Sending your quilt for finishing to a longarm quilter can help give your quilt a beautiful, polished look. However, there are a few special things to consider before sending in your quilt. Here are some quick, simple notes everyone should know when preparing a quilt for longarm quilting.
Photo via Craftsy member Karen Walker
Here’s how to prepare your quilt for longarm quilting!
One your quilt top is done, there are a few steps to take to help produce the best possible results. Most importantly, be sure to communicate with your longarm quilter to see if she has any preferences for how you should prepare above and beyond the things I tell you here!
Preparing the quilt top
Once the quilt top is made, look to see if there are seams around the outer edges. If so, baste through these seams about 1/8th of an inch in from the edge.
This will ensure the seams don’t pop open when loaded onto the longarm. The binding will eventually cover up these basting stitches too. You may have to baste around the entire quilt if there are multiple seams or just baste through each seam if there are only a few.
If the quilt top has a light fabric that might easily show loose threads from the underside, clip those threads. No one wants to see a red thread underneath a nicely quilted area on the quilt top. Some fabrics seem to fray a lot. If you find this is the case, a small dot of Fray Check will help curb those unruly threads!
Make sure your quilt top is squared and even on all four sides. Otherwise, it cannot be loaded onto the longarm. Press the quilt top and fold neatly.
Photo via laugh yourself into Stitches*
Ask yourself how your quilt will be used. Do you want the quilting to show or simply hold the quilt together? The batting choice can make a difference, and a good quality batting is very important.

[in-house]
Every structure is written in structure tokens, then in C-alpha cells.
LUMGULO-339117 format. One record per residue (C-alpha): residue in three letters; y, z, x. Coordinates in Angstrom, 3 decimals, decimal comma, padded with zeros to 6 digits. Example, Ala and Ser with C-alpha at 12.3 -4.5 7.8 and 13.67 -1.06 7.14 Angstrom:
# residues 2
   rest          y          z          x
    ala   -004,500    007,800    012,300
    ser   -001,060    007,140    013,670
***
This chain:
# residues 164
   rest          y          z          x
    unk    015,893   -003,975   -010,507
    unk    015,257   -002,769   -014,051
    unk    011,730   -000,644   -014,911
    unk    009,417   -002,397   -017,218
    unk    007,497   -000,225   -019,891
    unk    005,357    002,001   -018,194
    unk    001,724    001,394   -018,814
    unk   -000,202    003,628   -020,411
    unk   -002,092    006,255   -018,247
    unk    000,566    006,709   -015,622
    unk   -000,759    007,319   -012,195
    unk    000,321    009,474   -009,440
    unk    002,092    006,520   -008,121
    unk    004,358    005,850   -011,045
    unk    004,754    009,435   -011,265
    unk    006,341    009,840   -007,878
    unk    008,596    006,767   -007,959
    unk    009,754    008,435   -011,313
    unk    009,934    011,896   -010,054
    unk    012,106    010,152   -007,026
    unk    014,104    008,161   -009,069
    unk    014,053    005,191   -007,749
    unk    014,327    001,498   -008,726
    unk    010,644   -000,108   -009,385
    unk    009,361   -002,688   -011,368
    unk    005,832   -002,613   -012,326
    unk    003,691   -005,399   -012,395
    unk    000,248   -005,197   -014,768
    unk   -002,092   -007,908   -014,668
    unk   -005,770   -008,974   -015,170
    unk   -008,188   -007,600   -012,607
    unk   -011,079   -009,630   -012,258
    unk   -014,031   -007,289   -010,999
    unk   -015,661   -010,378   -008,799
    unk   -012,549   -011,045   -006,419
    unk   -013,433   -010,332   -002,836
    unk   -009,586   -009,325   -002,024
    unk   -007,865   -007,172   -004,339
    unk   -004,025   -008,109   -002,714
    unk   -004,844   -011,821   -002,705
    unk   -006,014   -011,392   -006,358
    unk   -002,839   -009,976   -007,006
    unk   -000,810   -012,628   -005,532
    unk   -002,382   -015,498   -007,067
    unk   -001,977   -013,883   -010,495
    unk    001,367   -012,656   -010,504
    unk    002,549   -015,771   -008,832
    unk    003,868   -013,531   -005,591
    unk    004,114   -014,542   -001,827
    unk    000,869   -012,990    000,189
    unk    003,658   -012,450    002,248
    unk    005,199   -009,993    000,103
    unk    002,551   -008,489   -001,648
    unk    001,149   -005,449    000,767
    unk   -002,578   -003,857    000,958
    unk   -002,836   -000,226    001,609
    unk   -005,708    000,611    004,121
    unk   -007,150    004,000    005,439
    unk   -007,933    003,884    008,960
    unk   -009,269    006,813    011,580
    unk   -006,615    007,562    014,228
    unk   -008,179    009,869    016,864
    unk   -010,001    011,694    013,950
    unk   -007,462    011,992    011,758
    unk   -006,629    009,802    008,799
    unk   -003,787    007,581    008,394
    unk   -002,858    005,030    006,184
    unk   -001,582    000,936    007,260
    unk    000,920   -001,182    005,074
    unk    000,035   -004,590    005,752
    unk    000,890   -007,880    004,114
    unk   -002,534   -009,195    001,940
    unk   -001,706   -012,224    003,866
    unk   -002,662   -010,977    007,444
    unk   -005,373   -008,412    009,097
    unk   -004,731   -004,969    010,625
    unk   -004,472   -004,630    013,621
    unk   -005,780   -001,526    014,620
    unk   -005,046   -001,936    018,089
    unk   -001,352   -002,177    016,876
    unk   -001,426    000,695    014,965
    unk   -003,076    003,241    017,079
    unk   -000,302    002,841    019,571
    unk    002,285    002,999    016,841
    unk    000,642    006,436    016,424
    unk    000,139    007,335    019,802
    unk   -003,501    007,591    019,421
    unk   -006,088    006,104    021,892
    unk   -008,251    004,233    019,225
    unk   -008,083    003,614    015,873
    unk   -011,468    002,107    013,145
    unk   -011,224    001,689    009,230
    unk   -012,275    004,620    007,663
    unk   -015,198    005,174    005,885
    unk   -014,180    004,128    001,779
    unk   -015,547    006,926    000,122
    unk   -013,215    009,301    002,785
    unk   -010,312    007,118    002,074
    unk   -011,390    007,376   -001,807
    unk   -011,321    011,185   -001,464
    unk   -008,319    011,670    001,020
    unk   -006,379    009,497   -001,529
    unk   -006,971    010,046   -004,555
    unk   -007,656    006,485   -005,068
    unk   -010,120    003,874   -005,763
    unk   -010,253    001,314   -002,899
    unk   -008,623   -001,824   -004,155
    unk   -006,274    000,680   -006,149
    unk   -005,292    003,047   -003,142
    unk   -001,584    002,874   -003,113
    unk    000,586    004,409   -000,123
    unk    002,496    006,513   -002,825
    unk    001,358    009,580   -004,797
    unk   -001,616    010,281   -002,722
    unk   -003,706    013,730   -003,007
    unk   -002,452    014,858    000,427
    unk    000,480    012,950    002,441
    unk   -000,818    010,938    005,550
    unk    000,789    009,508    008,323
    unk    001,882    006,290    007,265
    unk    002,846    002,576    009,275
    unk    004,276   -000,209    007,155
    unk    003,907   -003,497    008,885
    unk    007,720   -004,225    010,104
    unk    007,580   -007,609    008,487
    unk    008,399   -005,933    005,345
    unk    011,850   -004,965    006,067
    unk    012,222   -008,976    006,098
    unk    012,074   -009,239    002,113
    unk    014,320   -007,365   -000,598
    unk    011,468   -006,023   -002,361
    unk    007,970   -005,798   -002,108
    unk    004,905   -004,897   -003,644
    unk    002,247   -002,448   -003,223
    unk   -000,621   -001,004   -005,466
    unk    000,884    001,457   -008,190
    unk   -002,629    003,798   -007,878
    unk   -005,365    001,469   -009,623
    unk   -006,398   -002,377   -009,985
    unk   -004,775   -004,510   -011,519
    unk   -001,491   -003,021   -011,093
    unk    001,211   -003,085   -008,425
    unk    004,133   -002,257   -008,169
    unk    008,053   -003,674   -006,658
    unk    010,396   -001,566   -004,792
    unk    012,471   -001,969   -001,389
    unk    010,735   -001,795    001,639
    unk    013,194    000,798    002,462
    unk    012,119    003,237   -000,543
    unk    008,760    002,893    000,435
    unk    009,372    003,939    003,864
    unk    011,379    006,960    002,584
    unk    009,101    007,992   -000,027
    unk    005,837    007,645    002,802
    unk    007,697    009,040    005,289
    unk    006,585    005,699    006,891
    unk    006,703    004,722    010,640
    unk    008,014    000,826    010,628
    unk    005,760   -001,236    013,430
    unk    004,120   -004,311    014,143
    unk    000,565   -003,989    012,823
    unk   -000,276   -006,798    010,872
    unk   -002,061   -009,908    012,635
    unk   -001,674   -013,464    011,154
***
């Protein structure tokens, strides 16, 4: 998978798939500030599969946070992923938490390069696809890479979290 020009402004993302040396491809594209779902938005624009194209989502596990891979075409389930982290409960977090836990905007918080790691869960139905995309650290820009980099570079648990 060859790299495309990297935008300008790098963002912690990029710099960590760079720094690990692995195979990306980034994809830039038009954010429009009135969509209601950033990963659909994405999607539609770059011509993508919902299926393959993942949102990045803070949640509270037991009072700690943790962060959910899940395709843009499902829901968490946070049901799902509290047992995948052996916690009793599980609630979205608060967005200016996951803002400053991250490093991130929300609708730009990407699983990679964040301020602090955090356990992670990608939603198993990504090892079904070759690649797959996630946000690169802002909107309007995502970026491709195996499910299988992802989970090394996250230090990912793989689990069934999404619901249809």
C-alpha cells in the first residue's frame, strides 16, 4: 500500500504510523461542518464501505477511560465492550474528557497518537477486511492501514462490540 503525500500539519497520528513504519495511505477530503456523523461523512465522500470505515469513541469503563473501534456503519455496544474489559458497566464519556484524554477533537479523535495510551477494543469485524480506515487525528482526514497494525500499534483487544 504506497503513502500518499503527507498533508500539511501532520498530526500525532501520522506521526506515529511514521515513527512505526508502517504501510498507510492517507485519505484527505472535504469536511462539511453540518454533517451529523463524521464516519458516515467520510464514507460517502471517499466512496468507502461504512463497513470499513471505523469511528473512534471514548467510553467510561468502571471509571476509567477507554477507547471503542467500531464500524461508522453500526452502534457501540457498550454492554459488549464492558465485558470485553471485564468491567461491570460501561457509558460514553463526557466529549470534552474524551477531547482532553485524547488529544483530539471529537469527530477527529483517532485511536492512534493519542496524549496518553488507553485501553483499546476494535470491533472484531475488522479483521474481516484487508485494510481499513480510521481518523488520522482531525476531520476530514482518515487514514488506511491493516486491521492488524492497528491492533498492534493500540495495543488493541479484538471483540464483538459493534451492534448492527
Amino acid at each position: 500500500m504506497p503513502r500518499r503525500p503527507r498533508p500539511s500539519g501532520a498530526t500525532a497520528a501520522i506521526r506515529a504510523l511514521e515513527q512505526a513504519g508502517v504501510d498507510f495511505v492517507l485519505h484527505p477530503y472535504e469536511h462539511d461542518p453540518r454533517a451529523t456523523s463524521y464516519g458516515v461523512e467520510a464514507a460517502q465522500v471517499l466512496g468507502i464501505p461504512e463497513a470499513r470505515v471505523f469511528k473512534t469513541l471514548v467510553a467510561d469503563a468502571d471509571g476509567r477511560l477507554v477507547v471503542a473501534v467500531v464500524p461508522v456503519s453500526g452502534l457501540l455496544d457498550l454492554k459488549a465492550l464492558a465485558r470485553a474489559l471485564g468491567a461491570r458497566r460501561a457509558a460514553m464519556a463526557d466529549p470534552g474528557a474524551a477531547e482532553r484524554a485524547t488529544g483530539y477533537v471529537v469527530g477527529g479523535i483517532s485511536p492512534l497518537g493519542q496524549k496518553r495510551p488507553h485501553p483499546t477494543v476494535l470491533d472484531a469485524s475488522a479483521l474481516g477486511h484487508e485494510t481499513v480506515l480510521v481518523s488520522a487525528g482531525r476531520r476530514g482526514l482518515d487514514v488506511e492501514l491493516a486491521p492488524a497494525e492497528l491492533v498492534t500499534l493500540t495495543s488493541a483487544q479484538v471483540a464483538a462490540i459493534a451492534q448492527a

A loftier batting will show off the quilting more than a dense batting. Comparing Hobbs 80/20 batting to 100% Warm and Natural batting, both appear to be the same thickness; however, there is a difference in the loftiness and/or density. Hobbs provides more loft and enhances the quilting. Wool batting is also a great choice for showing off the quilting. A double layer of Hobbs 80/20 and wool can give extra prominence to the quilted areas.
Be sure to check with your longarm quilter to determine the best batting choice, and also see our post on how to choose quilt batting.
Preparing the backing for longarm quilting
You can choose to purchase an extra wide backing fabric, measuring up to 110”, or you could try piecing the back together.
Most of us quilters piece our quilt backs. The backing can be as simple as an extra strip sewn to one side or pieced together with a few unused quilt blocks or a variety of leftover fabrics. Stitch 5/8” seams when piecing the back and press them open. This helps spread the bulk.
The quilt back should measure approximately 4”- 6” larger than the quilt top. Ask your longarmer what measurements she prefers. Square up the backing on all four sides. Press the backing and fold neatly.
Pinwheel and Prairie Point Baby Quilt/33357
One note of caution when piecing the quilt back…
Stay away from creating a symmetrical look. This can be problematic for the longarmer, as she may not be able to see the back while quilting, making it difficult to guarantee symmetry especially if the backing fabric stretches a bit. So, make fun backs with random placement of fabrics!